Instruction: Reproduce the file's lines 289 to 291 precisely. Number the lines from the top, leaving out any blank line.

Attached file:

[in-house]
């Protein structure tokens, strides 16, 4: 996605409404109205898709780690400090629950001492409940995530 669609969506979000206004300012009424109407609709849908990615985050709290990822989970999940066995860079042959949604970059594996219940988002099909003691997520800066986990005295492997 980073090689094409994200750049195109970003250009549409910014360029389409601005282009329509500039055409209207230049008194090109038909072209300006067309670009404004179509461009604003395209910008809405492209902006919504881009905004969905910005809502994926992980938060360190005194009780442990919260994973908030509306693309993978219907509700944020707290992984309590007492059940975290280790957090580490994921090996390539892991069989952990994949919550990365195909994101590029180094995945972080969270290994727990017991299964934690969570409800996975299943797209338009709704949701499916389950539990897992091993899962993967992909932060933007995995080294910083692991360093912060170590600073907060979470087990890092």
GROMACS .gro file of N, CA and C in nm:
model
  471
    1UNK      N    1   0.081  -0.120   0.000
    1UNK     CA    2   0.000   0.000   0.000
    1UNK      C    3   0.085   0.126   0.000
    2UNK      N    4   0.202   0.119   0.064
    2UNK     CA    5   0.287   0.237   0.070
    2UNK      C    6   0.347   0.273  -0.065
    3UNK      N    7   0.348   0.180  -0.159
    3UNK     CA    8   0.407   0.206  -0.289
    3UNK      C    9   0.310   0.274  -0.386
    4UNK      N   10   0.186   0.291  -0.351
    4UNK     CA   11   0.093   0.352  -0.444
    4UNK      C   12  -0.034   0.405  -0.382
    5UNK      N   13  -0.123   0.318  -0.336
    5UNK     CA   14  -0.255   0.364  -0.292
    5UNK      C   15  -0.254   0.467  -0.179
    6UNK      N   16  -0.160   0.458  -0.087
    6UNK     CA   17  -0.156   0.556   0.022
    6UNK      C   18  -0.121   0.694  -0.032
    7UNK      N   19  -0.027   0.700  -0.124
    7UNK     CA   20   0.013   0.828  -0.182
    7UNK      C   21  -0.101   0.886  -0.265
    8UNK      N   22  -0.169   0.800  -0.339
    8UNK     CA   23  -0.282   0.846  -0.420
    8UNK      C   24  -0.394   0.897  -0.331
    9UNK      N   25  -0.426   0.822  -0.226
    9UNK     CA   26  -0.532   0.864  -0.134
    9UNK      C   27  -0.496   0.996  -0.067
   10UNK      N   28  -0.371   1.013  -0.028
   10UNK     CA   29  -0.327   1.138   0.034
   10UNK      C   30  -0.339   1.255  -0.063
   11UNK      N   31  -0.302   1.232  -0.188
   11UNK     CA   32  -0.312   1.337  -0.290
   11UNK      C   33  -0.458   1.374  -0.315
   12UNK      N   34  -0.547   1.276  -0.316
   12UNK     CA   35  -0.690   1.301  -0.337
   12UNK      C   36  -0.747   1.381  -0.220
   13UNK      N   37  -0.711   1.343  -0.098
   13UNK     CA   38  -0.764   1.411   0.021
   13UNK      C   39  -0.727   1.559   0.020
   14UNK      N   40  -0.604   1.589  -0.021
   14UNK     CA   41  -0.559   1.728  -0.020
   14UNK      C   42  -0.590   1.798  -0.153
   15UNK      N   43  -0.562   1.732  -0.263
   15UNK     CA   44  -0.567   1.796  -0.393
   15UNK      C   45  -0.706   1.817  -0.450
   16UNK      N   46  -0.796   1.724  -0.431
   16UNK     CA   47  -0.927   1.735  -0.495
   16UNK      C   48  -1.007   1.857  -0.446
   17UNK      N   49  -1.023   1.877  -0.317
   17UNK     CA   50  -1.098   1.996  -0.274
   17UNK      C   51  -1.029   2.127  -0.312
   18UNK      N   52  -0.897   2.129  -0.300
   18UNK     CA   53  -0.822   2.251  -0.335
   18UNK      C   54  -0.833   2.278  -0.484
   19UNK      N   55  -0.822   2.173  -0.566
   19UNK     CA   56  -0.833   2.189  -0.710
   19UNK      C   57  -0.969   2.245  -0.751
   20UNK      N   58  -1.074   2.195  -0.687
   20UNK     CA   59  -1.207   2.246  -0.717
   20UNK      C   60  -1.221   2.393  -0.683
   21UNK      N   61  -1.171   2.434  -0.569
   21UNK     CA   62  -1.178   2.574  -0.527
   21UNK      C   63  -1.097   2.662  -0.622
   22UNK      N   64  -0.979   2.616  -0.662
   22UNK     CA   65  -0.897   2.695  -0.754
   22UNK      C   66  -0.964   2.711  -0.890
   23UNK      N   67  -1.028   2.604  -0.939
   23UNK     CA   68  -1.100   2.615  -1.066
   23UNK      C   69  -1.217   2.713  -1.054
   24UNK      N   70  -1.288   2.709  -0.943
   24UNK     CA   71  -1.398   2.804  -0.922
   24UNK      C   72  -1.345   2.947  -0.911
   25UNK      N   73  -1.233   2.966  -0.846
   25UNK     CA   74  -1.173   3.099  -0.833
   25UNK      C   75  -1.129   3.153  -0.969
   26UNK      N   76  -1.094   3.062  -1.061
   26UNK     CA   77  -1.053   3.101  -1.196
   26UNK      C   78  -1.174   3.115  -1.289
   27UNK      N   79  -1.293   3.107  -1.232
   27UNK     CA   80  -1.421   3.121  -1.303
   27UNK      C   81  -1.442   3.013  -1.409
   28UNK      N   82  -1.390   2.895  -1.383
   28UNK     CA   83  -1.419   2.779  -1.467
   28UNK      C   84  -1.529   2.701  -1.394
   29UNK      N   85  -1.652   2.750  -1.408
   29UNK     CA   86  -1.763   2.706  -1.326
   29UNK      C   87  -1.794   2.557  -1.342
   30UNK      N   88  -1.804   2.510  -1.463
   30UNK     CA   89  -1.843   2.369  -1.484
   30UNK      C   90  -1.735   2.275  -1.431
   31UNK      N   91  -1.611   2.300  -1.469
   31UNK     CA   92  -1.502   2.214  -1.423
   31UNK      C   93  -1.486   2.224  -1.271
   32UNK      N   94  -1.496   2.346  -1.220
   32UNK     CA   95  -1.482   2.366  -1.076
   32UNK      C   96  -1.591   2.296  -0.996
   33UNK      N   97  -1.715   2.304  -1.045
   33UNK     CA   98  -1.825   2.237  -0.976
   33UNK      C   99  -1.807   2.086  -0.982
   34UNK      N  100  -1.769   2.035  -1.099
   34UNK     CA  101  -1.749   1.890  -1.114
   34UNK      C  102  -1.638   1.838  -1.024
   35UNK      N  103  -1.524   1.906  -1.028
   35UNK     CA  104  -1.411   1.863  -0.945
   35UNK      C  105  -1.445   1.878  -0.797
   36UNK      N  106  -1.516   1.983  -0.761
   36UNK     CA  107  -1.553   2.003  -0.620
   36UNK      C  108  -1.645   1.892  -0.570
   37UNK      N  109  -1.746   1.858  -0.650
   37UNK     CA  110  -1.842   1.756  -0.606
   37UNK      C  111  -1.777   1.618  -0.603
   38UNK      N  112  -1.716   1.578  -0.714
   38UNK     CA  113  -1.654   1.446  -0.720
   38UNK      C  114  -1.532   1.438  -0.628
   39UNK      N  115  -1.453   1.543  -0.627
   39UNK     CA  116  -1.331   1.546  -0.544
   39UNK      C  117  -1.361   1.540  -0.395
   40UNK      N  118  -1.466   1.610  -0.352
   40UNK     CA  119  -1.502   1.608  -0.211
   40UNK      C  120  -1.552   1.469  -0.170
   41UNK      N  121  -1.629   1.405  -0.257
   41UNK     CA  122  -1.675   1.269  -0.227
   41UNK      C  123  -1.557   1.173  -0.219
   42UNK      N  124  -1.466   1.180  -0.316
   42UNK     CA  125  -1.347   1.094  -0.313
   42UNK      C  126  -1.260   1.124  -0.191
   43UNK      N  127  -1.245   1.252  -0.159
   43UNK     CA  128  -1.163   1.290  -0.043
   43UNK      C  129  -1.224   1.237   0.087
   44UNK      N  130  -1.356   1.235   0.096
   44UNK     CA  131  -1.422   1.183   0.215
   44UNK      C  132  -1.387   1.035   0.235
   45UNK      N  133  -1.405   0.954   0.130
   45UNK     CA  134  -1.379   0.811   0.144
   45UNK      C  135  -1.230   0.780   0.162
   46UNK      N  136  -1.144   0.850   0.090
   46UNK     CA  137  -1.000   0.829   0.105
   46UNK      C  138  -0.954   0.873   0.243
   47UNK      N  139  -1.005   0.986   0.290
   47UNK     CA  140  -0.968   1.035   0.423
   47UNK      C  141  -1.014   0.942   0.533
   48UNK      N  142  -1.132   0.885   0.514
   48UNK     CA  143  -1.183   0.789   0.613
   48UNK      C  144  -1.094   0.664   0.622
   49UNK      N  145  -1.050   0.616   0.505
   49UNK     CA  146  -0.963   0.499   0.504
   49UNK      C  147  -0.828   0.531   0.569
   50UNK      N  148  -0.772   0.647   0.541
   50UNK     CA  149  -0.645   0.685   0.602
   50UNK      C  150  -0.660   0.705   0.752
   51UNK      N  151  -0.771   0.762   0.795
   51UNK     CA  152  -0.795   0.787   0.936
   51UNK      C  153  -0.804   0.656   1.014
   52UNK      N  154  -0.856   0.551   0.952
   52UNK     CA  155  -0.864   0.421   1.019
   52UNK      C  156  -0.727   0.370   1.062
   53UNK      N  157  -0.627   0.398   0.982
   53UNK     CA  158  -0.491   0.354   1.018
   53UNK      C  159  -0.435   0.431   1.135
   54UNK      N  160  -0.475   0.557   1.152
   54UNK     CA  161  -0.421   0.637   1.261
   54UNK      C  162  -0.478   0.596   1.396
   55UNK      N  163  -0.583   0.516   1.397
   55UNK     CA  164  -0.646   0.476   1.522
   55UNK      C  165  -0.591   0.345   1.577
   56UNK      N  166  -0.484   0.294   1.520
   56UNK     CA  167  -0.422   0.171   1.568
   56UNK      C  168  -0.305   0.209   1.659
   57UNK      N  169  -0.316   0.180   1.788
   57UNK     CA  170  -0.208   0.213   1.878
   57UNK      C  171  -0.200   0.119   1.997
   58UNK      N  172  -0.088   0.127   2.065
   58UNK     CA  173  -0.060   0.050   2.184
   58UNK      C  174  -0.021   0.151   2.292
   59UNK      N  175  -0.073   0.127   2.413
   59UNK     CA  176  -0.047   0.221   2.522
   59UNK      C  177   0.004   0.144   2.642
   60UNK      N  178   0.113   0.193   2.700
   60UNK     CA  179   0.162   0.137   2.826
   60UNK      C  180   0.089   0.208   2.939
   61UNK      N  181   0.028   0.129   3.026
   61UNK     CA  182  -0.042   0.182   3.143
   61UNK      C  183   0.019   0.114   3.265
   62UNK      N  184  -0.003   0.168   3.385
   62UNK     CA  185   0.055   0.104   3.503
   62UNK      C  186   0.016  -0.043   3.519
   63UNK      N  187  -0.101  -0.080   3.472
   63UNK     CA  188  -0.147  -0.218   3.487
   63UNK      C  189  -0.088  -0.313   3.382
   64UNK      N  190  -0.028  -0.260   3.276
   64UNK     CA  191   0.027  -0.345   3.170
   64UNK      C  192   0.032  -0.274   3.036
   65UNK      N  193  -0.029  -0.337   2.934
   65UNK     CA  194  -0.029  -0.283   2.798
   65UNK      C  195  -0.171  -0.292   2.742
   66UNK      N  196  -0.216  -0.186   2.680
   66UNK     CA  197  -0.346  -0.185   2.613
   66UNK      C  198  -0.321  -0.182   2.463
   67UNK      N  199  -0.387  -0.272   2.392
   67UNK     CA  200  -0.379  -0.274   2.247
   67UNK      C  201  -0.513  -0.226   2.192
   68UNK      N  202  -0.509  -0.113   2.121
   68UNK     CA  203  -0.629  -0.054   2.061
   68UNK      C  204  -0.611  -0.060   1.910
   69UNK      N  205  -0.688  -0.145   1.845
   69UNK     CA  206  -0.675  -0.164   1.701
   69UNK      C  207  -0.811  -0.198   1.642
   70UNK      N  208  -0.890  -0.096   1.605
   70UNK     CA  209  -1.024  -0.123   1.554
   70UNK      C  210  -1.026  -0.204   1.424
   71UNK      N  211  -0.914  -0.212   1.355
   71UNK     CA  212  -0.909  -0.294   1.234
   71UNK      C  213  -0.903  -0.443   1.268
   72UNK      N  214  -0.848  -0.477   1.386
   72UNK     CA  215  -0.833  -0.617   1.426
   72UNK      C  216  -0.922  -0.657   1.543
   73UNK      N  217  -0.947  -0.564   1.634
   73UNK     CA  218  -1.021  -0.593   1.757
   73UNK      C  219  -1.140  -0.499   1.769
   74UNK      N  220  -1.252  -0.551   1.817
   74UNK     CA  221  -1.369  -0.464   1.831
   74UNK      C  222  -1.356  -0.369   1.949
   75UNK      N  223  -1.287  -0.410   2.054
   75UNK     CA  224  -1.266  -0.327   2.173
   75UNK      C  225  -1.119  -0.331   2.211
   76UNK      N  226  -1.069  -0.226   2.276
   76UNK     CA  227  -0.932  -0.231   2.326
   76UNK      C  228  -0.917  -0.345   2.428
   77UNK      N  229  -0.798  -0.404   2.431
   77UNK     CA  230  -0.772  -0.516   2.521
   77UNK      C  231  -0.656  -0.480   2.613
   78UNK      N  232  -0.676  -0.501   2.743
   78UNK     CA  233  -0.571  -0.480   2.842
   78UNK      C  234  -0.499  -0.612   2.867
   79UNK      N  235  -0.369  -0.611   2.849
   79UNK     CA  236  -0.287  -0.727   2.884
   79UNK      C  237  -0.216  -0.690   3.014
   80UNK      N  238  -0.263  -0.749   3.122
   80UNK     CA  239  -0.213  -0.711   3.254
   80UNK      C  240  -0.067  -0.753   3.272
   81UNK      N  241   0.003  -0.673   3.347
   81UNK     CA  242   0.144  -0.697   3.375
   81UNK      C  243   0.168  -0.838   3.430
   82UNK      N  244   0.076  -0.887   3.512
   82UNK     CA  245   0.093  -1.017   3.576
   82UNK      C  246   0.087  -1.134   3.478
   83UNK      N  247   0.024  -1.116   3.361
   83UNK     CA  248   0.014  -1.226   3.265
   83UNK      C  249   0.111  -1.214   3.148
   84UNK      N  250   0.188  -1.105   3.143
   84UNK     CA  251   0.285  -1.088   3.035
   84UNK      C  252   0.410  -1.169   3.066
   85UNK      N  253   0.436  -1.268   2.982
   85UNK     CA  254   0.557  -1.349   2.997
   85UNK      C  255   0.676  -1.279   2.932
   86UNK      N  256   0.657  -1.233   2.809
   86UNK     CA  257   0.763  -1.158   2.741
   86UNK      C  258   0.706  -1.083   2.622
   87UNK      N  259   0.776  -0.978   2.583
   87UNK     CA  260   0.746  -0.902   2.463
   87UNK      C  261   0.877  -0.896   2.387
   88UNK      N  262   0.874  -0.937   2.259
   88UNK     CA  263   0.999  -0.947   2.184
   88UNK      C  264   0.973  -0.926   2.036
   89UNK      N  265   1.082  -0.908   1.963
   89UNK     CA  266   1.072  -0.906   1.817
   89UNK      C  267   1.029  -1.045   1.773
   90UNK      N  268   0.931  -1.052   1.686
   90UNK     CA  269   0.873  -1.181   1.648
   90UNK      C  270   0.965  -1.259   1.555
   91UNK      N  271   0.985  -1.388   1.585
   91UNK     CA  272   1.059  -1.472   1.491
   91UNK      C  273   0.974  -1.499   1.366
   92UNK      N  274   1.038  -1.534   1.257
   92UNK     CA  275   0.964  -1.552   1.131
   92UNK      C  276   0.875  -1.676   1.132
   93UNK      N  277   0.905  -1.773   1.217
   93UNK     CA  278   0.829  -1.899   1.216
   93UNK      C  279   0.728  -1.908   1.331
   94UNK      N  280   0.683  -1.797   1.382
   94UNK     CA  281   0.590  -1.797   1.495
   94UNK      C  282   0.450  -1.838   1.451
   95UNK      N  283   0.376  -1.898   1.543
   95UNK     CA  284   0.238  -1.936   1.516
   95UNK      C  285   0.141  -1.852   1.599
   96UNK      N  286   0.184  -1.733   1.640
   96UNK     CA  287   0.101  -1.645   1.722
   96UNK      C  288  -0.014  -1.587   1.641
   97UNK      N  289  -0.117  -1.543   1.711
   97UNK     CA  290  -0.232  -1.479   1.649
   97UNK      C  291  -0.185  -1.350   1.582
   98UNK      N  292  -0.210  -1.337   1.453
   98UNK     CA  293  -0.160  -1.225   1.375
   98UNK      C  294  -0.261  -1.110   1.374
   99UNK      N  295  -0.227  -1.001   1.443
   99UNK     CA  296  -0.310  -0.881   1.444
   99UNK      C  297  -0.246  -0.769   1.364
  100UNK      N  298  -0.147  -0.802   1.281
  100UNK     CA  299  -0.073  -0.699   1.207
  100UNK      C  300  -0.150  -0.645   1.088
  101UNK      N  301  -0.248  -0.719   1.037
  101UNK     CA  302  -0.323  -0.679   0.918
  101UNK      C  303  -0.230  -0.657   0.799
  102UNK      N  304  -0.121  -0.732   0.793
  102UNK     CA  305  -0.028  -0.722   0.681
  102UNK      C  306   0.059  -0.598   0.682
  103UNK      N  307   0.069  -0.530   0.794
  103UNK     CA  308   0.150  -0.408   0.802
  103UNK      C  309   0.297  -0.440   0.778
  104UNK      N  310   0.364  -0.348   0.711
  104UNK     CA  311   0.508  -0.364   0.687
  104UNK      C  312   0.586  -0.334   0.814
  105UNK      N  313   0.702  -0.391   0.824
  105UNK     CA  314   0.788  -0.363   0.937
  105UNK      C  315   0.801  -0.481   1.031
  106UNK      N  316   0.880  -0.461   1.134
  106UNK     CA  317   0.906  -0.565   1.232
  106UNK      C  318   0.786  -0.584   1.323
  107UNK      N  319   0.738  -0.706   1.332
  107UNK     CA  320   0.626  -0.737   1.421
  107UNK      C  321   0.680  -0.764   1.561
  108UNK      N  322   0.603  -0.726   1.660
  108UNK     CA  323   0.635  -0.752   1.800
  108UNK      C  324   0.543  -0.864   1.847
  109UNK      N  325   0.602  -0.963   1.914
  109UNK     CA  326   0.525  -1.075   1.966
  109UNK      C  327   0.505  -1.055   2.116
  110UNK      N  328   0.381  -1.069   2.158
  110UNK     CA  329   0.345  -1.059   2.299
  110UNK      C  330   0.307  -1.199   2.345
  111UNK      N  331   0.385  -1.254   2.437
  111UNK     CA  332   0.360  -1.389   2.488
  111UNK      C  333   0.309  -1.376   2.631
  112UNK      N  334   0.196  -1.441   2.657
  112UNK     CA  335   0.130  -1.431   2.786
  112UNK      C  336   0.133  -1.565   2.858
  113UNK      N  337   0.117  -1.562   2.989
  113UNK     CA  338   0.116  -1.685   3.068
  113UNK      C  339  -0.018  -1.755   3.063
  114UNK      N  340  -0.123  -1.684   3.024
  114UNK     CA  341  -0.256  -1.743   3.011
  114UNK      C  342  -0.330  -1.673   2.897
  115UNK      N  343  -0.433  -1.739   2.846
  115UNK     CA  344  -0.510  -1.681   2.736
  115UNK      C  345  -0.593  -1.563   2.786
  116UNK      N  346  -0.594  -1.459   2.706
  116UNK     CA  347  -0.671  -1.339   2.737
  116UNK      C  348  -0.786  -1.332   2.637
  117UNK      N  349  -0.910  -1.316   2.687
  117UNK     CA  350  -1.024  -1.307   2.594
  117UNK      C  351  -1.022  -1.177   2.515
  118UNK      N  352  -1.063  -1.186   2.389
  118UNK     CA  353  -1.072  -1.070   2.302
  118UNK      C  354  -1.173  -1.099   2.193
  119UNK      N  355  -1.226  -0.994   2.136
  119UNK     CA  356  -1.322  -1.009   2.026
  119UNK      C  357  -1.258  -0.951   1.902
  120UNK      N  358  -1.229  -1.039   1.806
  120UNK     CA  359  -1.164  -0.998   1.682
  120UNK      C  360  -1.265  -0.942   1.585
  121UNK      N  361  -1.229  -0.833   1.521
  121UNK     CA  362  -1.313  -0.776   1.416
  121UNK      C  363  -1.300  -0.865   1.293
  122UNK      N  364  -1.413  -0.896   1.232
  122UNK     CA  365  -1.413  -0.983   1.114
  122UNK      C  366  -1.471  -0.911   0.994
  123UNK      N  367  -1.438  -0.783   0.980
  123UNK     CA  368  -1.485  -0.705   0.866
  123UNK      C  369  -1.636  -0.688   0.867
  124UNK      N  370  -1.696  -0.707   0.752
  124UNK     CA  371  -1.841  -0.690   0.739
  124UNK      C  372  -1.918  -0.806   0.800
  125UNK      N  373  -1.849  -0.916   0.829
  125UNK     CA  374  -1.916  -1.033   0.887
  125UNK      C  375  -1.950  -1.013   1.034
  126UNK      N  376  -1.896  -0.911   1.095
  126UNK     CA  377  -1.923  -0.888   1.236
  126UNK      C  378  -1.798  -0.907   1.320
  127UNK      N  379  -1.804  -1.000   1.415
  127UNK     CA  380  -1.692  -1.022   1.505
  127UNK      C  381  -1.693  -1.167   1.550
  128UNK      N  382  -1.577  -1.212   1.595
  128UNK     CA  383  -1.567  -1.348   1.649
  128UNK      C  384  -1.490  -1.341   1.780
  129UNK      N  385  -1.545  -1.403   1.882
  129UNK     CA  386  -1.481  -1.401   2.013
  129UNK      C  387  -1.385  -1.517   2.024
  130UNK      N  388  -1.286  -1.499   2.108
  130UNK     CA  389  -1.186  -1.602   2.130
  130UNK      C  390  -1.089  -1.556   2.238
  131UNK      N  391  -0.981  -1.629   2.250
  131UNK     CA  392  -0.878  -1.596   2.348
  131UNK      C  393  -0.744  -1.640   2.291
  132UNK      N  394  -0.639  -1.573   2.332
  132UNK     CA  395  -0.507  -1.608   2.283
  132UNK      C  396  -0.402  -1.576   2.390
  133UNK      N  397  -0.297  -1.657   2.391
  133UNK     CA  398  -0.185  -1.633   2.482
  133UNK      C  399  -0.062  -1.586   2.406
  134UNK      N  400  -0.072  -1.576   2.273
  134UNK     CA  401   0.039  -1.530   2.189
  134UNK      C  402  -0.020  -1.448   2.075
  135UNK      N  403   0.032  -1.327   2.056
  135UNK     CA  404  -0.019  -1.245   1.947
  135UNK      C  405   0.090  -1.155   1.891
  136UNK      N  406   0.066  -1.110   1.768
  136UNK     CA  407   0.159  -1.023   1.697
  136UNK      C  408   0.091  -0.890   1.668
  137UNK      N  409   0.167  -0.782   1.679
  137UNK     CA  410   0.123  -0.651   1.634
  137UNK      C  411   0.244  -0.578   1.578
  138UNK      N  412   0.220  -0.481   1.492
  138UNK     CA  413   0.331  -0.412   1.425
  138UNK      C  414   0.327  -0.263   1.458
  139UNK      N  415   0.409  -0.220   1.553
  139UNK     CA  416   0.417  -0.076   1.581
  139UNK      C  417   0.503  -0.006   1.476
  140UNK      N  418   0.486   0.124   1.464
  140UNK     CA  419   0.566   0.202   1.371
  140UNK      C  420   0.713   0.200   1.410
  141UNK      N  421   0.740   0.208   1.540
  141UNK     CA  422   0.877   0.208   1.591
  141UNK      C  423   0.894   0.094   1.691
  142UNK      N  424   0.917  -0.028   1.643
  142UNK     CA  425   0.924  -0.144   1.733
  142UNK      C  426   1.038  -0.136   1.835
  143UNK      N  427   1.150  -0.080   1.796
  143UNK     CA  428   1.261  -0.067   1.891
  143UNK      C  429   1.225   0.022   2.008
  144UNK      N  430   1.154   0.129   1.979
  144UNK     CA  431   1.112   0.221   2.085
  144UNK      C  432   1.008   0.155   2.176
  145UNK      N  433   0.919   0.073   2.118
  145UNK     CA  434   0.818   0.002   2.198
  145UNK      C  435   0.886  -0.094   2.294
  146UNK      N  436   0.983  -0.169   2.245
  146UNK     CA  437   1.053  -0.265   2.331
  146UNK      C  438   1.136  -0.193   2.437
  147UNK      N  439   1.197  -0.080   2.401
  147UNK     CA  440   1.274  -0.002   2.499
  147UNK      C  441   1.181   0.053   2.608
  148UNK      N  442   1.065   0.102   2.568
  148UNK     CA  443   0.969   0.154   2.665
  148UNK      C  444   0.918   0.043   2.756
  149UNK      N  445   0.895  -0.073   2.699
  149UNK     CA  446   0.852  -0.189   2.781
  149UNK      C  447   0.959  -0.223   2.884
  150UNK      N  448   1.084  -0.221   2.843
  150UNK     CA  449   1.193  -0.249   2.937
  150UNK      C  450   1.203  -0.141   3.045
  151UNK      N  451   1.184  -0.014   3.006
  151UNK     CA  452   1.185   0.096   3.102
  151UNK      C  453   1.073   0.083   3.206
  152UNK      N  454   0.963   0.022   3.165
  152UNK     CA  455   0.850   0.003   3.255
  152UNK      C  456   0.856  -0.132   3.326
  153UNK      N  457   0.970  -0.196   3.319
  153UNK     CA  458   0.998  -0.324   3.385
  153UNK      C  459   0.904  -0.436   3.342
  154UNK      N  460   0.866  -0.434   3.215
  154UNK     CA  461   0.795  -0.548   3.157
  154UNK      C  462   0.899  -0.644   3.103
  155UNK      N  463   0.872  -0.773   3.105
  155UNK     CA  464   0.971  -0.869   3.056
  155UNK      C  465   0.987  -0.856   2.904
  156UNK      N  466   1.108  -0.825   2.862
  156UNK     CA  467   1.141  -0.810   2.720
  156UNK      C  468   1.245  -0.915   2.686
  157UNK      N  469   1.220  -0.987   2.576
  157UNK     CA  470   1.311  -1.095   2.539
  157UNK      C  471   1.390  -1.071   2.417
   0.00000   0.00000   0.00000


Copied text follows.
   95UNK     CA  284   0.238  -1.936   1.516
   95UNK      C  285   0.141  -1.852   1.599
   96UNK      N  286   0.184  -1.733   1.640